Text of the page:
I was born into a family of caregivers. My grandmother raised 8 children at the same time caring for my grandfather’s parents and brother. She showed my mother what a compassionate, loving, kind woman should be. My mother raised five children starting at the age of 16. She went to nursing school full time during the day, took care of my father’s parents and grandparents and worked full time. She has been my inspiration since I can remember. I fought the nursing career for the first 2 years of college. I thought since I was great at math, I should do something in business. I ignored the fact that I have been a nurse since I was 10 years old. At the age of 10, my family adopted my cousins. They were both premature babies that always needed that extra care. At the age of 14, I spent the entire summer taking care of my grandmother and grandfather. My grandmother suffered from a stroke that left her paralyzed on her left side and blind. My grandfather was diagnosed with stage 4 lung cancer with a 6 months to live with chemo and radiation. At the age of 17, I drove to my great-grandparents house, to bath my Grammy and put her to bed every other day. Even after all this experience, I still fought the genetic gene to be a nurse. I realized that there was no fighting and I needed to do what I was meant to when I started at the hospital in 2002. I started as a unit secretary and knew from the moment I talked to my first patient, that I was meant to be a nurse.
This is me receiving the Daisy Award 2014
Considering since I have been nursing since the age of 10, I learn the best from life experiences. ”Cognitivist teaching methods aim to assist students in assimilating new information to existing knowledge, ad enabling them to make the appropriate modifications to their existing intellectual framework to accommodate that information.” (Berkeley Graduate Division, 2017) Throughout my nursing career, I have learned so much from patients and/or families that I have taken care of. While working in the ICU, I saw what a flash pulmonary edema looks like from getting to much fluids. I know that while taking care of a patient that is dying, its okay to cry with the family. I take each of these experiences and have applied to the next patient. Also, I have taught new nurses what I have learned to help them with their patients. I am a lifetime learner and I teach using the Cognitivist method. “Cognitive strategies work best when learner’s task is in middle range, and an intermediate level of cognitive processing is required.” (Mastrian, McGonigle, & Mahan, 2010)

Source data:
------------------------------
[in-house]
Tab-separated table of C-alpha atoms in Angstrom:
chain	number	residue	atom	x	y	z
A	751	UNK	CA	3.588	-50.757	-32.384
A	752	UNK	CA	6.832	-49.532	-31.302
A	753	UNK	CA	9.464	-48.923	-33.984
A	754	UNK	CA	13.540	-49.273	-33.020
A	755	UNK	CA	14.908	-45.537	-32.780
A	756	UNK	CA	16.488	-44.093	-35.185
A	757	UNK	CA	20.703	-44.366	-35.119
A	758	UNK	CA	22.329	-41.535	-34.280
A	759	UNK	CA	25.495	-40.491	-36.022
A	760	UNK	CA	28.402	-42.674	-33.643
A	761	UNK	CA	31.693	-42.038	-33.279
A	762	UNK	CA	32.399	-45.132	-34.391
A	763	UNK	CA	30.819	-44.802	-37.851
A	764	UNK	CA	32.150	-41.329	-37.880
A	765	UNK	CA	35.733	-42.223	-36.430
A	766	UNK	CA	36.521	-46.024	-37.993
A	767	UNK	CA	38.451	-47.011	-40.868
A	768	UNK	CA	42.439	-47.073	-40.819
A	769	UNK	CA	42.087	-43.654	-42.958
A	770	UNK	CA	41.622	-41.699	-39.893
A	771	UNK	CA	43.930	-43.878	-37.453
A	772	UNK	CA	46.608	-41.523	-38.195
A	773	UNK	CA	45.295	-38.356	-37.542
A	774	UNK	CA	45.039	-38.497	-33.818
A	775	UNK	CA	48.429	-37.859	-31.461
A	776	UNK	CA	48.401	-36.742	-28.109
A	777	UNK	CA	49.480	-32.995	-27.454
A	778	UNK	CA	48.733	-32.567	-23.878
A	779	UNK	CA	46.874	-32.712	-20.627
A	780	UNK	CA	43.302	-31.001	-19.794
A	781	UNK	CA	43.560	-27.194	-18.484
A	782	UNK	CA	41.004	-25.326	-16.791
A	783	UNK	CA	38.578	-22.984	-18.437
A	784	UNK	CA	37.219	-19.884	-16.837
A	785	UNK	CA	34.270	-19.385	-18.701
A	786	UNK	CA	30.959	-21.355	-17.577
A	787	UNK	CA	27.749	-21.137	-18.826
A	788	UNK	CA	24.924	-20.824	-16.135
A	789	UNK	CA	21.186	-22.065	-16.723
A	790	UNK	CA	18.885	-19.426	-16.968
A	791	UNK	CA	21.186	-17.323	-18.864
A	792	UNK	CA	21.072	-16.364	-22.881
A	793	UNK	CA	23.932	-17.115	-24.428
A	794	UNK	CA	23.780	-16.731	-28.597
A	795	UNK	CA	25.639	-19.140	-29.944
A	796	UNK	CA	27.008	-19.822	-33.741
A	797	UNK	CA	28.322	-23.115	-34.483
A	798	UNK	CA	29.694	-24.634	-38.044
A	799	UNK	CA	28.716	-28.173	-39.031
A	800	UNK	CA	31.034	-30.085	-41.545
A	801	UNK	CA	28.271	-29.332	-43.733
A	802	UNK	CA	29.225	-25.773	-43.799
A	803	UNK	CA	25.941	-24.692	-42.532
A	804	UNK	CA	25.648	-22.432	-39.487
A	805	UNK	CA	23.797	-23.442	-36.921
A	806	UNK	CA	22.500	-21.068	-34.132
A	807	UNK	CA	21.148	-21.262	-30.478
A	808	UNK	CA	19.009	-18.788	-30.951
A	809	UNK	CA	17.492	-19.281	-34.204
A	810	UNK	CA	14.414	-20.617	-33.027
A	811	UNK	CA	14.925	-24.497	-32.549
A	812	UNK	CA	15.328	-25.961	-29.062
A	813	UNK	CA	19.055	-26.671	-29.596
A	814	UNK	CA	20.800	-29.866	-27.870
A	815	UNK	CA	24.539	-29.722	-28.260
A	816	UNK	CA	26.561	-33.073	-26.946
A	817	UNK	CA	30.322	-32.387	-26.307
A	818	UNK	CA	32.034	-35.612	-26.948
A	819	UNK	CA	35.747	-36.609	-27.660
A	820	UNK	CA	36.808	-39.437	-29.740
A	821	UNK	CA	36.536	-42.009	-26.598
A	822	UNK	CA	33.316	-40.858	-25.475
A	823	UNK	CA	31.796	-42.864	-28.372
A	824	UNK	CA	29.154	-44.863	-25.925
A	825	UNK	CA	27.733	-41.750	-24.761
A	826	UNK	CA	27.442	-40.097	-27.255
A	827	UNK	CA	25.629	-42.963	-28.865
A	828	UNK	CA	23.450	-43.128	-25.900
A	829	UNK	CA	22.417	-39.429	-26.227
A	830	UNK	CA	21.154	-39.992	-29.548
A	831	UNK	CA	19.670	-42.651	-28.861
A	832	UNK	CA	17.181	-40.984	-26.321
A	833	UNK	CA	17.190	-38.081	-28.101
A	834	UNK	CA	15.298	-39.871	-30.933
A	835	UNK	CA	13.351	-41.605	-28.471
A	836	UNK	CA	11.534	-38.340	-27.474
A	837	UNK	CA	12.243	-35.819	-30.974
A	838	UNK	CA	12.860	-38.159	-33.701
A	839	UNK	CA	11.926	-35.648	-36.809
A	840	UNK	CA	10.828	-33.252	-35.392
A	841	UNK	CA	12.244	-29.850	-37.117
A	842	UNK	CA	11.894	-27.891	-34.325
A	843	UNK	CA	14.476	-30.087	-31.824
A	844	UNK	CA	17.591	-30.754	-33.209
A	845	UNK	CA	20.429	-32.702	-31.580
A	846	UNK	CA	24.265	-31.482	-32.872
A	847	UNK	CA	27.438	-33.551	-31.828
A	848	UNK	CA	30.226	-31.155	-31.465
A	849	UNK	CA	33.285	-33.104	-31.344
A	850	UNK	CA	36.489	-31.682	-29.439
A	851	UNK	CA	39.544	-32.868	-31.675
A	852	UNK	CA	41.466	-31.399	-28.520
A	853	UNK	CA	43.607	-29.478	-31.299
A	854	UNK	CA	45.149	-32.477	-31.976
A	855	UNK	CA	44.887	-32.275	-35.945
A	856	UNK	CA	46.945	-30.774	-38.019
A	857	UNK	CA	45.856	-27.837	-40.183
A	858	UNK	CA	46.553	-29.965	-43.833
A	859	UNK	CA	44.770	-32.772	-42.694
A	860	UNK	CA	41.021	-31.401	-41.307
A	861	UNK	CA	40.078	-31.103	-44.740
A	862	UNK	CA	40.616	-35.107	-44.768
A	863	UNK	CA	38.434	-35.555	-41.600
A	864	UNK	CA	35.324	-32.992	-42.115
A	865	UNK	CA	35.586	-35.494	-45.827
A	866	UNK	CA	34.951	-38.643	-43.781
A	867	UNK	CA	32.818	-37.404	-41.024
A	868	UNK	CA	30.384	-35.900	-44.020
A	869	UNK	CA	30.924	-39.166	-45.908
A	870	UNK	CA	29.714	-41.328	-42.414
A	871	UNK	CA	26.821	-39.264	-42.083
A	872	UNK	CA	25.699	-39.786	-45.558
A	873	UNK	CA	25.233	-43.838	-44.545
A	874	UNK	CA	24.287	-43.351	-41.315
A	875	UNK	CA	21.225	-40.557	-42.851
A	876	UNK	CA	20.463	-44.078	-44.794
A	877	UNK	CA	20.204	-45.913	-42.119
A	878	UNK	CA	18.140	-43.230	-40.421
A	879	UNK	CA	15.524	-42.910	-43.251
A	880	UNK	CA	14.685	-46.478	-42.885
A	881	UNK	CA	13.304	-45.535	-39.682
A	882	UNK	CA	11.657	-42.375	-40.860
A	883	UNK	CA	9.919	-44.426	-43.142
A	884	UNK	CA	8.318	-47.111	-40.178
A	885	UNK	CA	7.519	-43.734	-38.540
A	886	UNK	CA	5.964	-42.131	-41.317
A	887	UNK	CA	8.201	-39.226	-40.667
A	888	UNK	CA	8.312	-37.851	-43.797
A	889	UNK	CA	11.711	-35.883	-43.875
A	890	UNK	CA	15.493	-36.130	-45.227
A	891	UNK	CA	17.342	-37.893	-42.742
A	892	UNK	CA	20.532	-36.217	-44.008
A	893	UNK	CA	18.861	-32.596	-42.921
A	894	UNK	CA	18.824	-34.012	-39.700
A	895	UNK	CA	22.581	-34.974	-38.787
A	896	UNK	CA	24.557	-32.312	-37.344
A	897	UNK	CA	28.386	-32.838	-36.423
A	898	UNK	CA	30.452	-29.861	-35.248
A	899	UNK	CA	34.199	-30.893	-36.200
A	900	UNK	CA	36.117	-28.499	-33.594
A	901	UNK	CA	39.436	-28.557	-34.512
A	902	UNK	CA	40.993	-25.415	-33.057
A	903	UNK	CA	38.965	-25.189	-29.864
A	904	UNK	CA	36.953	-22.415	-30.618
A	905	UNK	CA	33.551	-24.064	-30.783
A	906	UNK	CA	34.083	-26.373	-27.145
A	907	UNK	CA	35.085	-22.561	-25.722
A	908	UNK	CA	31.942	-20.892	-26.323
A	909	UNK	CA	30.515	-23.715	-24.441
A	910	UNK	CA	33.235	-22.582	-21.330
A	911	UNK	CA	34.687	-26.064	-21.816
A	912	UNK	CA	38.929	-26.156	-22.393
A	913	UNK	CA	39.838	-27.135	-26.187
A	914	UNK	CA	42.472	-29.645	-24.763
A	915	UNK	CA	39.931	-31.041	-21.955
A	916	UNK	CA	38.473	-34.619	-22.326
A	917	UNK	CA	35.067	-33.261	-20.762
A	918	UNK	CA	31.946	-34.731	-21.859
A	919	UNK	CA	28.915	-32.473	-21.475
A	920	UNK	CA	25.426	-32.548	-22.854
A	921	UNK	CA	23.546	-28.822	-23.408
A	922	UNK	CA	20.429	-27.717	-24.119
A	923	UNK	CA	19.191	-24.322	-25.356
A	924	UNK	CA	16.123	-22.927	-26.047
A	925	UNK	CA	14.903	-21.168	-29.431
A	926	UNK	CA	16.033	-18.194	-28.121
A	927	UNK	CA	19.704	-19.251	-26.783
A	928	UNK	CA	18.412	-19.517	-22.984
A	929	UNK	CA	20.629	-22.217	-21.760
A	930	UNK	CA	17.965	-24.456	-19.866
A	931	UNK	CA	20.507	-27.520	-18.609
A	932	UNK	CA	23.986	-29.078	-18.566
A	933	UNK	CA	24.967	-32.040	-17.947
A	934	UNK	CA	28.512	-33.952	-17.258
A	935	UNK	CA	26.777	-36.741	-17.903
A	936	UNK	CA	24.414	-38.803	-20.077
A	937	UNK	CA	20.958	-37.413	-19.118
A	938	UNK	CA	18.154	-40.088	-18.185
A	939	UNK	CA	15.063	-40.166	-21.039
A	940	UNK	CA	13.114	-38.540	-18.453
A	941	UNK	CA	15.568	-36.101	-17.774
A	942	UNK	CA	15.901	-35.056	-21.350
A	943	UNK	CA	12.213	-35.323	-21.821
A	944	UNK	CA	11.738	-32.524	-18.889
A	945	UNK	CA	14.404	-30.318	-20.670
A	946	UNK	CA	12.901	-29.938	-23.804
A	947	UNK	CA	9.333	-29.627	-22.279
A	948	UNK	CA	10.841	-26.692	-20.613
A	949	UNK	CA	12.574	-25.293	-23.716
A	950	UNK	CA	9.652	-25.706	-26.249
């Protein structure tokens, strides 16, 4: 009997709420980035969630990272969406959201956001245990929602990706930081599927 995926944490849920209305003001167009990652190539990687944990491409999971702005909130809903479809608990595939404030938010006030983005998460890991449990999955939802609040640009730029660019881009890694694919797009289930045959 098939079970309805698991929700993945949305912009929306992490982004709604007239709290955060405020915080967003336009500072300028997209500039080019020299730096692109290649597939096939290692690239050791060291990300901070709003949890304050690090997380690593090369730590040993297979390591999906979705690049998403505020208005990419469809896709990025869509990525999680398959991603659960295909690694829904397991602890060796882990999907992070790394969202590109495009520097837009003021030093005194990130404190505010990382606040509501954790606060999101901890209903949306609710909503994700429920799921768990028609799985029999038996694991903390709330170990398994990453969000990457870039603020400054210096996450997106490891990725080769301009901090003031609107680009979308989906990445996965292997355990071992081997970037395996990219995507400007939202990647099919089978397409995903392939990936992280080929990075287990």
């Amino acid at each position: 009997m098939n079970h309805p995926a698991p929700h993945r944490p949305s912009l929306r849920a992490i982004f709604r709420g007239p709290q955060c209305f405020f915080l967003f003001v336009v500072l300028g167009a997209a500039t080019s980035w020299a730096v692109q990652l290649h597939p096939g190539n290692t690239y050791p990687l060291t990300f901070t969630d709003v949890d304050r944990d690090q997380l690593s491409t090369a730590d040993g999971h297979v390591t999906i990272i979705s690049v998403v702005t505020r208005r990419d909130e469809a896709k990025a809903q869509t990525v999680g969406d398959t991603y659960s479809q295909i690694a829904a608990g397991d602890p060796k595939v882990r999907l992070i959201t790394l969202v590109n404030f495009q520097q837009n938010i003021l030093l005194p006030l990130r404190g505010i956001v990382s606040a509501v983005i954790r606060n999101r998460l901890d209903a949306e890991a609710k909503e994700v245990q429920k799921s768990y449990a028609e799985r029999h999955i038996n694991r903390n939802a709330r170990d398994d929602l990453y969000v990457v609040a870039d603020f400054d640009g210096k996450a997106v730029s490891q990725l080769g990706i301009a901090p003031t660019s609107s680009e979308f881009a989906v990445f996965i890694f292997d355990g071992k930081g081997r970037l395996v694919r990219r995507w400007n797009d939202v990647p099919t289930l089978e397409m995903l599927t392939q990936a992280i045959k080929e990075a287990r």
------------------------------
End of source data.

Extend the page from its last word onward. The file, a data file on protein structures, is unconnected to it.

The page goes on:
Berkeley Graduate Division. (2017). Retrieved from gsi.berkeley.edu: http://gsi.berkeley.edu/gsi-guide-contents/learning-theory-research/cognitive-constructivism/
Mastrian, K., McGonigle, D., & Mahan, W. L. (2010). Integrating Technology in Nursing Education: Tools for the Knowledge Era. Sudbury: Jones & Bartlett Learning.